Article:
Blast at oil HQ tower kills 32
Rescuers are searching for survivors and authorities have promised a thorough investigation after an office building blast killed 32 people and injured 121 at the headquarters of Mexico's state-owned oil company.
The cause of the basement explosion in an administrative building next to the 51-storey Pemex tower in Mexico City remains a mystery, with President Enrique Pena Nieto urging people not to speculate. Theories ranged from an electrical fire to an air conditioning problem to a possible attack.
"We have no conclusive report on the reason," Mr Pena Nieto said. "We will work to get to the bottom of the investigation to find out, first, what happened... and if there are people responsible in this case, that we apply the full weight of the law against them."
Petroleos Mexicanos director Emilio Lozoya said the death toll had risen to 32, with 121 people treated for injuries after Thursday's blast. He said 52 remained in hospital and rescue efforts continue, as survivors and bodies may still be found in the rubble.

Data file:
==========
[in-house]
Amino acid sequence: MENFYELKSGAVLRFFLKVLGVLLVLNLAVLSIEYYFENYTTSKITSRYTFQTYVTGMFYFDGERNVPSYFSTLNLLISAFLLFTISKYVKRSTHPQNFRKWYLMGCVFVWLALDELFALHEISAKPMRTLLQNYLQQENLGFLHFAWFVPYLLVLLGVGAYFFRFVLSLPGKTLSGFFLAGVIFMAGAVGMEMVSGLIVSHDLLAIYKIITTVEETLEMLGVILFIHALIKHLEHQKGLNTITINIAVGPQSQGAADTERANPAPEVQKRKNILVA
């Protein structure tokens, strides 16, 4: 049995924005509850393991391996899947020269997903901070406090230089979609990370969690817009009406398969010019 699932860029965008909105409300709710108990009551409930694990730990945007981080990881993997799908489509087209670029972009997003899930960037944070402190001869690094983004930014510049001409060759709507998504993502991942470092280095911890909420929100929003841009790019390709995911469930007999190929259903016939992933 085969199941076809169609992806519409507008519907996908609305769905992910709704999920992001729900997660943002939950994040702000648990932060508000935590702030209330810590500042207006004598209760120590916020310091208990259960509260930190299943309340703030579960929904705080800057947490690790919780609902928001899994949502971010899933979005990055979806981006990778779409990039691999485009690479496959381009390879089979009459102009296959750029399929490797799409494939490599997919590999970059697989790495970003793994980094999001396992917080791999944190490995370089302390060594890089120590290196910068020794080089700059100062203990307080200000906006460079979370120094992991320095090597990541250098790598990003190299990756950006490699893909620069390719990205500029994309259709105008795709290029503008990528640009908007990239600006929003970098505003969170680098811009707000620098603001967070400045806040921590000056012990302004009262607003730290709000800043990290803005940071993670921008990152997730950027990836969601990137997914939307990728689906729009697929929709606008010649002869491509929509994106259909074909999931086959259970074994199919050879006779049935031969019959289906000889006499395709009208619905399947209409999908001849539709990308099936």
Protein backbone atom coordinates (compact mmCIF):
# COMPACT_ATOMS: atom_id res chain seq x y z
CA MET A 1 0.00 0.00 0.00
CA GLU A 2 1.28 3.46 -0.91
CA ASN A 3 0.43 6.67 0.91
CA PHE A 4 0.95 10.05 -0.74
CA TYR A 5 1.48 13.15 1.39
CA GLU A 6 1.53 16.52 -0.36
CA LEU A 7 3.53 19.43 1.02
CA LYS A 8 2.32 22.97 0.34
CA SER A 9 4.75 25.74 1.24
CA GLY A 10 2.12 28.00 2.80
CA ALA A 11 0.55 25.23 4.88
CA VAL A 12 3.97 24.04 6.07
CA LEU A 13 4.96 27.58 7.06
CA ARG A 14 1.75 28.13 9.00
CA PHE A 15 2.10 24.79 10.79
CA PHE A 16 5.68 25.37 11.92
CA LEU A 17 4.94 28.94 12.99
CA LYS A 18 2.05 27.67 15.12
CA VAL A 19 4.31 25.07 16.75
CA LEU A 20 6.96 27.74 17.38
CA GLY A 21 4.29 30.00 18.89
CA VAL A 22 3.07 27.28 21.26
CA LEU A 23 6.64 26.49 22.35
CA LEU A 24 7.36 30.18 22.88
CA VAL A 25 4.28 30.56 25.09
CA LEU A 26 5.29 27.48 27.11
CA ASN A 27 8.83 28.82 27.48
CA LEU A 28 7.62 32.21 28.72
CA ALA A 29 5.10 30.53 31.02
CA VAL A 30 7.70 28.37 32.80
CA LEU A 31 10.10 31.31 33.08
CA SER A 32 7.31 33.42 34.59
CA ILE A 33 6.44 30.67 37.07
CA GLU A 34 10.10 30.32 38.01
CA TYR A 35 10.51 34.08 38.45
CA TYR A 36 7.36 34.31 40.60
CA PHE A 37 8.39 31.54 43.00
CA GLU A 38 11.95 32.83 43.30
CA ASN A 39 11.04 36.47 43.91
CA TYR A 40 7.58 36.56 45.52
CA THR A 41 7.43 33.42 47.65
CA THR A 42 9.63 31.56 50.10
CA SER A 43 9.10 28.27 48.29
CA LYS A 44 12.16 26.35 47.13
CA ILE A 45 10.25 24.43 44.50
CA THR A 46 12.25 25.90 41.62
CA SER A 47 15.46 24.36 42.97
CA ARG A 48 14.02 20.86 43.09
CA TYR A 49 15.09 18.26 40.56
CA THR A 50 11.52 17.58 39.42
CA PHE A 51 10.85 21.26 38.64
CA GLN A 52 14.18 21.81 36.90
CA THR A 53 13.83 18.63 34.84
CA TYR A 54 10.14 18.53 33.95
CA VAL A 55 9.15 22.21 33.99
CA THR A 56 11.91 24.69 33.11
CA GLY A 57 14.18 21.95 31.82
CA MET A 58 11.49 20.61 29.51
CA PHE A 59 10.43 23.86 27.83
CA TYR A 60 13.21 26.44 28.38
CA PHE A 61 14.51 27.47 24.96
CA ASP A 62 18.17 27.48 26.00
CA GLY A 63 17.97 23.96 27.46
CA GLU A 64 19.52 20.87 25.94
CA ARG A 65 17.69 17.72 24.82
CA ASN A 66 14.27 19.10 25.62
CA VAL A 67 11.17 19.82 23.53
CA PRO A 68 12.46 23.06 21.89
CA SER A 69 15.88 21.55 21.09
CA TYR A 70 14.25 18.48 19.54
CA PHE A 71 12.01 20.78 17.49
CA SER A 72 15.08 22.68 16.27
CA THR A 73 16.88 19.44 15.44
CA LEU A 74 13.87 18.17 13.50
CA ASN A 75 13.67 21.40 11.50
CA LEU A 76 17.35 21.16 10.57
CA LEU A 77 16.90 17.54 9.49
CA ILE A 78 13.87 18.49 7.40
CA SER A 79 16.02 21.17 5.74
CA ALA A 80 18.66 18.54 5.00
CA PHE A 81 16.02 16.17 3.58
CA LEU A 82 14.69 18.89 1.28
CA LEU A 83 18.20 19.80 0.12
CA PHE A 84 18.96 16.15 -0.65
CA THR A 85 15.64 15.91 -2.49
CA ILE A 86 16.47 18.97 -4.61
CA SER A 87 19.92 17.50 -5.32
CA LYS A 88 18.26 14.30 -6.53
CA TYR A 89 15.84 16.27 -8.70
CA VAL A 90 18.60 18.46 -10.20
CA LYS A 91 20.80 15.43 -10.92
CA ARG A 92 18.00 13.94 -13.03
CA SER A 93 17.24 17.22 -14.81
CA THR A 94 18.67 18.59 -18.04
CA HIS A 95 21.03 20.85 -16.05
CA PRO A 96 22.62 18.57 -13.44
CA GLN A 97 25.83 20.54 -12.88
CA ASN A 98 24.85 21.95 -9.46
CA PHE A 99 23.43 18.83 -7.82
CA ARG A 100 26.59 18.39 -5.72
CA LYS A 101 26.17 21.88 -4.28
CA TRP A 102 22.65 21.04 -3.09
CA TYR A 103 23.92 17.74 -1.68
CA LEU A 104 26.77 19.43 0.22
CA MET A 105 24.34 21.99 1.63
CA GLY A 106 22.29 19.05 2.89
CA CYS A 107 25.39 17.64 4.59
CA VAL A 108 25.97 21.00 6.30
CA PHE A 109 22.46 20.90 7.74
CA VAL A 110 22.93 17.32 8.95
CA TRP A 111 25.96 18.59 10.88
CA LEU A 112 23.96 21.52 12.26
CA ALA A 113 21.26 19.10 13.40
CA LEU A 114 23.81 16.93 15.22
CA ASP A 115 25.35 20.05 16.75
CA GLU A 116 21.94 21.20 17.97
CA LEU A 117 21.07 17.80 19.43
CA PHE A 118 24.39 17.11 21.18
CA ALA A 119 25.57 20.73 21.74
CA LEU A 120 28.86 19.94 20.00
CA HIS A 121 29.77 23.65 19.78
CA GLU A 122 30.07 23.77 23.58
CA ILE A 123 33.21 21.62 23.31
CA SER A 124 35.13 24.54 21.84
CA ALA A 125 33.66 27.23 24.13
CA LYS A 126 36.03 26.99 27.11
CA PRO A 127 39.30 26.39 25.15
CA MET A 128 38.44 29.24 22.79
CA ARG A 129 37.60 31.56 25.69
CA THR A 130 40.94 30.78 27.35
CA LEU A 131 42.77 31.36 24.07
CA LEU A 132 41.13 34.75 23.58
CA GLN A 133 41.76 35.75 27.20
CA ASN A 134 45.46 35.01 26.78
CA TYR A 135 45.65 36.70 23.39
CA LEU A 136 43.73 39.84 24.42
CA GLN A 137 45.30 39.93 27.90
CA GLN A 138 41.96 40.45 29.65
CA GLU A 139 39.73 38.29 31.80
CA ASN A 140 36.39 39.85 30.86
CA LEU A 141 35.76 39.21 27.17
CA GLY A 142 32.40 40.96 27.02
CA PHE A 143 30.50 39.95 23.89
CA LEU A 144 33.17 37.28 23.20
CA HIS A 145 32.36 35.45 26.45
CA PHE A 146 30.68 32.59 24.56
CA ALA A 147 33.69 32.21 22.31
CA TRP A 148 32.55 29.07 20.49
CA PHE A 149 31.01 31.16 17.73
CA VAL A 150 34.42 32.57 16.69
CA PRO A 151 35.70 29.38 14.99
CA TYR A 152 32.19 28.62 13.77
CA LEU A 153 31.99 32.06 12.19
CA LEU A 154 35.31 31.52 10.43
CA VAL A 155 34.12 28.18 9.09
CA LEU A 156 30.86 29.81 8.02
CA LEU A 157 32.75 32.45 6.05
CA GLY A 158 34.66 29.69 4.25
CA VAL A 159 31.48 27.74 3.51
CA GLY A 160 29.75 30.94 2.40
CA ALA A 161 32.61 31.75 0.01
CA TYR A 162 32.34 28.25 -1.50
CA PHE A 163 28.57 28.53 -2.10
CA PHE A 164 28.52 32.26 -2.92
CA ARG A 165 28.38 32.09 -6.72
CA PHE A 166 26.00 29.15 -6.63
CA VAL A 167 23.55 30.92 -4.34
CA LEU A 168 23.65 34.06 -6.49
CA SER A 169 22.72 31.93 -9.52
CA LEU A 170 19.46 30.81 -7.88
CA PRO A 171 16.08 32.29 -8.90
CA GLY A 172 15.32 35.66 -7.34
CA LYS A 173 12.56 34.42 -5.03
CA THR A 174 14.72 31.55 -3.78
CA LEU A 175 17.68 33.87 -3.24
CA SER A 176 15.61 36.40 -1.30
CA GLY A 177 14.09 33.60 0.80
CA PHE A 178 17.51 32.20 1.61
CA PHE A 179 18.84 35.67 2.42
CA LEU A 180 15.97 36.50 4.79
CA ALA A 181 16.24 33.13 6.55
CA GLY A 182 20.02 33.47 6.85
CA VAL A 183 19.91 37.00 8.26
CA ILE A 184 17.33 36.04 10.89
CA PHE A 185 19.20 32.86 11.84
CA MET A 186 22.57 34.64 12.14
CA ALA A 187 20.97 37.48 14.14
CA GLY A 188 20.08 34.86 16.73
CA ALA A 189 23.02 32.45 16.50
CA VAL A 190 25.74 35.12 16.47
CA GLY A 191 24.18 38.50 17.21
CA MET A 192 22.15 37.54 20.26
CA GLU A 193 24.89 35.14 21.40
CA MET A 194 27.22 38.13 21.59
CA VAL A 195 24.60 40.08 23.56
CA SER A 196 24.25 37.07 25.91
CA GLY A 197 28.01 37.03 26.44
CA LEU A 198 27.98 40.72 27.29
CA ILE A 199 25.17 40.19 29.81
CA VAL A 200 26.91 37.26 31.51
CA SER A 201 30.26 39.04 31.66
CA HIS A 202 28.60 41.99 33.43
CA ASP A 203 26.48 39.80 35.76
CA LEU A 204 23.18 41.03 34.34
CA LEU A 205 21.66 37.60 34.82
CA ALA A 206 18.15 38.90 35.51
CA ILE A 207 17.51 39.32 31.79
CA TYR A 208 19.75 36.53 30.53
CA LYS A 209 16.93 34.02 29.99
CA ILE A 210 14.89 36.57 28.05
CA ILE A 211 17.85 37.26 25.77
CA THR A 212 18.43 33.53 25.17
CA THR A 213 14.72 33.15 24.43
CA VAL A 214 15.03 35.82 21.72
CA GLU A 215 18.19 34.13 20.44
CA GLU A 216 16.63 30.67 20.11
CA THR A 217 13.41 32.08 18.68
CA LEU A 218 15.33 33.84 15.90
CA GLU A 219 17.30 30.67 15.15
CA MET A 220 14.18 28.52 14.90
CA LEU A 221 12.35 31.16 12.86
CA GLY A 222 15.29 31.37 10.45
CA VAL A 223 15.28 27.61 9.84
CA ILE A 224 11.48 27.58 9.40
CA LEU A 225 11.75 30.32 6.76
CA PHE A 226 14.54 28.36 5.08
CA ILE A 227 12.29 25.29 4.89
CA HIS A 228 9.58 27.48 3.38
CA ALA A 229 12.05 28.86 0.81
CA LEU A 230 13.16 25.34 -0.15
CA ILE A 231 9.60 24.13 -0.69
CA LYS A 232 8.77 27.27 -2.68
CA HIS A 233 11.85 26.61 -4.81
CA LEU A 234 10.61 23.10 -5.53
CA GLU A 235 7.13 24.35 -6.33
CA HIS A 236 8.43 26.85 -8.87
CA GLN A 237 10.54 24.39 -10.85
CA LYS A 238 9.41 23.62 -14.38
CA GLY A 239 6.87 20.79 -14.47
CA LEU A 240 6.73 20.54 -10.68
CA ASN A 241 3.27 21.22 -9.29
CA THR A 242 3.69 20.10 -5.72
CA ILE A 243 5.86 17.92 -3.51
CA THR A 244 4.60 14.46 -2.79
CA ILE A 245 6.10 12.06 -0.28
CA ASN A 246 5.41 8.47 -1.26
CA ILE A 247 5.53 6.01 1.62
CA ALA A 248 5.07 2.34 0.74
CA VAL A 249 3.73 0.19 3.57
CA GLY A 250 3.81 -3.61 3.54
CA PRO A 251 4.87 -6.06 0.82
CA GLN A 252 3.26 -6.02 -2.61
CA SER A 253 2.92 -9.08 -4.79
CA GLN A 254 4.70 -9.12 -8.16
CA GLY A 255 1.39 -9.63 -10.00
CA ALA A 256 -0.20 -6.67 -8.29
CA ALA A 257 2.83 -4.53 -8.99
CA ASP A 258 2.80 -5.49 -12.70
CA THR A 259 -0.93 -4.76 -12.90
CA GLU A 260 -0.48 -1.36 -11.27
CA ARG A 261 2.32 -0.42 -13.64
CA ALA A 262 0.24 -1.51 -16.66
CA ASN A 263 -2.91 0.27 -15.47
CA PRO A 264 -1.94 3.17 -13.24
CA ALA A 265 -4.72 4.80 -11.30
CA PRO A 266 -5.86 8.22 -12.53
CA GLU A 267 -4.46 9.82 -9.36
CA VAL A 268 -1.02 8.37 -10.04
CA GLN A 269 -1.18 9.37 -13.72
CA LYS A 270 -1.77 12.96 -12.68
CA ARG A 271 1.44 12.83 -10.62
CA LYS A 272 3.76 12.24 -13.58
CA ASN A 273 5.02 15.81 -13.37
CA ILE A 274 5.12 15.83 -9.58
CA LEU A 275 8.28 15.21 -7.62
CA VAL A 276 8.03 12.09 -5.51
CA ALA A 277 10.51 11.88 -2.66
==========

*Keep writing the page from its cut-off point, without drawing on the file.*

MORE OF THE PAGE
More than 500 firefighters, soldiers and rescue workers dug through chunks of concrete, aided by dogs, trucks and a Pemex crane.
The explosion happened in the afternoon, just as the administrative shift was about to end. It hit the basement and three floors, where as many as 250 people work, Mr Lozoya said.
The floors collapsed in the 14-storey administrative building at the headquarters office complex, where some 10,000 people work daily. Mr Lozoya said about 1,700 work in the building affected.
"There is a lot of risk," rescuer German Vazquez Garcia said of working on the site.
Gabriela Espinoza, 50, who has been a Pemex secretary for 29 years, was on the second floor of the tower when she said she heard two loud explosions and a third smaller one. "There was a very loud roar. It was very ugly," she said.
The injured were taken to two Pemex hospitals and other facilities, including a Red Cross hospital. Relatives huddled in the waiting room for news of their loved ones. Some walked out of meetings with the hospital social worker joyous, while others came out crying.